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Unveiling the mystery behind the “Super Blue Blood Moon”

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Those who looked up to the sky in the early hours of Jan. 31 were lucky enough to experience a rare trinity of lunar phenomena—the convergence of a “supermoon,” a “blue moon,” and a “blood moon.” The appearance of the ominous sounding “Super Blue Blood Moon” sparked world-wide conversation on its significance and origin.

The term “blue moon” refers to the appearance of a second full moon in a single calendar month. But what is a full moon exactly? Full moons occur when the Earth is located directly between the Sun and the Moon. Since full moons take place every 29.5 days on average, seeing two in one calendar month only happens, well, once in a blue moon. More specifically, they occur once every 2.716 years—about 3 per cent of all full moons.  

According to NASA, when a full moon coincides with its perigee—the point at which the Moon is closest to the Earth in its elliptic orbit—it’s called a “supermoon.” This makes the Moon appear slightly larger and brighter than it does on an average night. However, “Supermoon” isn’t an official term and the criteria for how close the full moon must be to its perigee isn’t well defined. As a result, “supermoons” are actually quite frequent, comprising 25 per cent of all full moons.

The most spectacular feature of the trifecta is its glowing red hue. This odd colouring lends the “blood moon” its nickname. “Blood moons” are lunar eclipses, which occur when a full moon intersects with the Earth’s orbital plane at points called “nodes.” The Earth’s shadow then covers the Moon, blocking all direct light from the Sun. Kelly Lepo, coordinator of the McGill Space Institute, described how this phenomenon gives “blood moons” their red tinge.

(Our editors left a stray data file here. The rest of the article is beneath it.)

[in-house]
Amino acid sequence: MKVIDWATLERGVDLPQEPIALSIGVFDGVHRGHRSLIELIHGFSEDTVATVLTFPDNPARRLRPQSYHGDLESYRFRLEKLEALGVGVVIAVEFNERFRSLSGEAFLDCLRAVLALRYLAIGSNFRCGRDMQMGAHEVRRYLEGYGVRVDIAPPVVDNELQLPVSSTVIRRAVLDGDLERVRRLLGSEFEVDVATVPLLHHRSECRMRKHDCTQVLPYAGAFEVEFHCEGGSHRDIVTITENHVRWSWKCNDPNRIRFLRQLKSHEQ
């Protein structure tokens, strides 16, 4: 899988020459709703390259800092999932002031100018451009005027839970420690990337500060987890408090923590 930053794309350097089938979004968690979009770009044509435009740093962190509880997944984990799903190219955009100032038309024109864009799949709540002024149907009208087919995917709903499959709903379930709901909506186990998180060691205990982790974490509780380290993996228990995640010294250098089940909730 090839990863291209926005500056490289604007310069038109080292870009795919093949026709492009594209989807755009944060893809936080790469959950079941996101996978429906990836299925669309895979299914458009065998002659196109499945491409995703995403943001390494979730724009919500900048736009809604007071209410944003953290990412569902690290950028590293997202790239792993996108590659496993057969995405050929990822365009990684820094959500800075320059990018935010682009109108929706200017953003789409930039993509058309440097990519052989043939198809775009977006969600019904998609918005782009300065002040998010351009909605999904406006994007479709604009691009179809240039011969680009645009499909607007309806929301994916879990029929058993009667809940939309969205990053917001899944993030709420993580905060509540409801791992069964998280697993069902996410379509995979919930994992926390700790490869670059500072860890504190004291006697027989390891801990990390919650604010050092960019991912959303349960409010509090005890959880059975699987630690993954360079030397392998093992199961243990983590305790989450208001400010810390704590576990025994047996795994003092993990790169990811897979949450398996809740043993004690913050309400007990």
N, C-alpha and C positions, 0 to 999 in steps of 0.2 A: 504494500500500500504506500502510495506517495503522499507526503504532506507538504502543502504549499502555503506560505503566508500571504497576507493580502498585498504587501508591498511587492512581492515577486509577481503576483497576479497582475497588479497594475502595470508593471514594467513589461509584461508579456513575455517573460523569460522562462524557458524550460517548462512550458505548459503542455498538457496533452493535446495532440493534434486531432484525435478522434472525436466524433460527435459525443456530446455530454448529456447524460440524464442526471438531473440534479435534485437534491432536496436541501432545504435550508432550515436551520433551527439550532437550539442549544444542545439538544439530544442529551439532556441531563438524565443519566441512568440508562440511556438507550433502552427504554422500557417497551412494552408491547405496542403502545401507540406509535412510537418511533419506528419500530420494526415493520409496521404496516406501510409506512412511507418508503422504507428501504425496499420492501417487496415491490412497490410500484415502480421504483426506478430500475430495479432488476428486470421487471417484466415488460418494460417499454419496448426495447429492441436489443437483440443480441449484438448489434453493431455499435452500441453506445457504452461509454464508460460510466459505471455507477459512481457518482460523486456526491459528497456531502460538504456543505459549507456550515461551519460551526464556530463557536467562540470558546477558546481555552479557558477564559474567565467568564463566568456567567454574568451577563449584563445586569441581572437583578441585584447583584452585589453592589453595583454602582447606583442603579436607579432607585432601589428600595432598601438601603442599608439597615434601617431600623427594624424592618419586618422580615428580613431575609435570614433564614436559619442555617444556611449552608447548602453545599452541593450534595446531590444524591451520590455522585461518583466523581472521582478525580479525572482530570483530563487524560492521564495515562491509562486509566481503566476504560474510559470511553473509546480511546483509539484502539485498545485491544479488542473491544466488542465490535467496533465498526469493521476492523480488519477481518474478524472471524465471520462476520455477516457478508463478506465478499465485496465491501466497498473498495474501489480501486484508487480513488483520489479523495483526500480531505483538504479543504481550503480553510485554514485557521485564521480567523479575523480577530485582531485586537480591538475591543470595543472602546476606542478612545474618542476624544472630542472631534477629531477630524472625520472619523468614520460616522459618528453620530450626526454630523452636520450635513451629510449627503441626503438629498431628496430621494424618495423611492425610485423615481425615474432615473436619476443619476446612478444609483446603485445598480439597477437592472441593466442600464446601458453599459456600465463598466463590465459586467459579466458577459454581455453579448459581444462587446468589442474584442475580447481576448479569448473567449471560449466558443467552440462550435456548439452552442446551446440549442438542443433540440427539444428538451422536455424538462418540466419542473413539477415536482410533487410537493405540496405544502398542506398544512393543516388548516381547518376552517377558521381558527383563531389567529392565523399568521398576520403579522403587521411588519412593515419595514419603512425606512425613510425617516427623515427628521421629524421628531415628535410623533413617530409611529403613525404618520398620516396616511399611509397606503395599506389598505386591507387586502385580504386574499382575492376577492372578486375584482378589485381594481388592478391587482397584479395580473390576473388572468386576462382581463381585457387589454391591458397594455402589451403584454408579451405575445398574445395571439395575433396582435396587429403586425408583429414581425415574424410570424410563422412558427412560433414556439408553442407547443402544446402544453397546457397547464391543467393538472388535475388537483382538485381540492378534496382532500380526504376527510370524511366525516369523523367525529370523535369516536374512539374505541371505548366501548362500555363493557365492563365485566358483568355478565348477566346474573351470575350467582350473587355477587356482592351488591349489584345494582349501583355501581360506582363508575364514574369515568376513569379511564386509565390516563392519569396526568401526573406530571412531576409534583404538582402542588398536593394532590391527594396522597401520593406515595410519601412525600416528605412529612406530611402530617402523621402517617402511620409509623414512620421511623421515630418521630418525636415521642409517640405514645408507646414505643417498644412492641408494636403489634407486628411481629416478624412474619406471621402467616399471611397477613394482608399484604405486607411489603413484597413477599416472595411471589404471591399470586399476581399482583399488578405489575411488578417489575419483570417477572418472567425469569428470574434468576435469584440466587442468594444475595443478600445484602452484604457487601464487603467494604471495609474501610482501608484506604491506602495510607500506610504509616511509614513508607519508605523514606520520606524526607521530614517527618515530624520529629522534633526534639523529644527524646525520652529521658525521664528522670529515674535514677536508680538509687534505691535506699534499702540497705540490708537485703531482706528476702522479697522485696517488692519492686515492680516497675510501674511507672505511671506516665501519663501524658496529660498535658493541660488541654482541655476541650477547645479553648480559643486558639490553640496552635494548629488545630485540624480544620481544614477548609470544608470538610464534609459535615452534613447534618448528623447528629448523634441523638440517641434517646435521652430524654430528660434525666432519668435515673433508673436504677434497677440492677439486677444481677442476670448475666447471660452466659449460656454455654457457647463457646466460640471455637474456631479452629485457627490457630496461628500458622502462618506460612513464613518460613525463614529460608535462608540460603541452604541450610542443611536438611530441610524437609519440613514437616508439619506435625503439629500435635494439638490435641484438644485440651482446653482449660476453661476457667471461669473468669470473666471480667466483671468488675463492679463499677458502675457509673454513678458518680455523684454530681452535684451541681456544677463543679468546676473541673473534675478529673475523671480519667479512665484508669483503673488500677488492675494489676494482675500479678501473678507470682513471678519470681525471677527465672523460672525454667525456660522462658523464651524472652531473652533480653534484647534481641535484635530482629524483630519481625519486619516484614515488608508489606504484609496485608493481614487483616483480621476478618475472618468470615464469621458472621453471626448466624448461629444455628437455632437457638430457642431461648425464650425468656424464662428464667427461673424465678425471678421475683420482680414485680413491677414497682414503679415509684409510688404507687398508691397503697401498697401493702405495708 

“The moon looks red because of the Earth’s atmosphere,” Lepo said. “While the Earth blocks the sunlight that normally hits the Moon, some light passes through the Earth’s atmosphere. The [particles in the] atmosphere scatter blue light [which has shorter wavelengths] and red light passes through, just like what happens during a sunset. In fact, if you were standing on the Moon during a lunar eclipse, you would see all of the sunsets and all of the sunrises on the Earth simultaneously. The Earth would have a red ring around it.”

Conditions on the Earth’s atmosphere during an eclipse can actually alter the shade of red that the Moon takes on. The amount of dust particles, water droplets, or clouds in the atmosphere can all affect how much light is scattered. According to National Geographic, even active volcanoes spewing ash into the atmosphere can trigger deep, blood-red eclipses.

Lepo says that lunar eclipses held special significance in ancient civilizations, as omens that foretold the death of a king.

“Lunar eclipses were considered evil omens in ancient Mesopotamia,” Lepo said. “When an eclipse was likely, a substitute king was appointed to the throne, to make sure that no harm came to the true king. After the eclipse, the substitute king was killed and the true king continued his reign.”

Total lunar eclipses are relatively rare, making up only 5.6 per cent of all full moons.  

Accordingly, “Super Blue Blood Moons” are exceptionally rare. Forbes did the math and found that they make up only 0.042 per cent of all full moons; that corresponds to roughly one every 265 years.

But for those kicking themselves for missing this three-for-one lunar deal, there’s no need. As Forbes kindly points out, the “blue” label is grounded only in human convention, and not in physical phenomena. In fact, moon-gazers can experience a “Super Blood Moon” as early as Jan. 21 of next year—so set those reminders.

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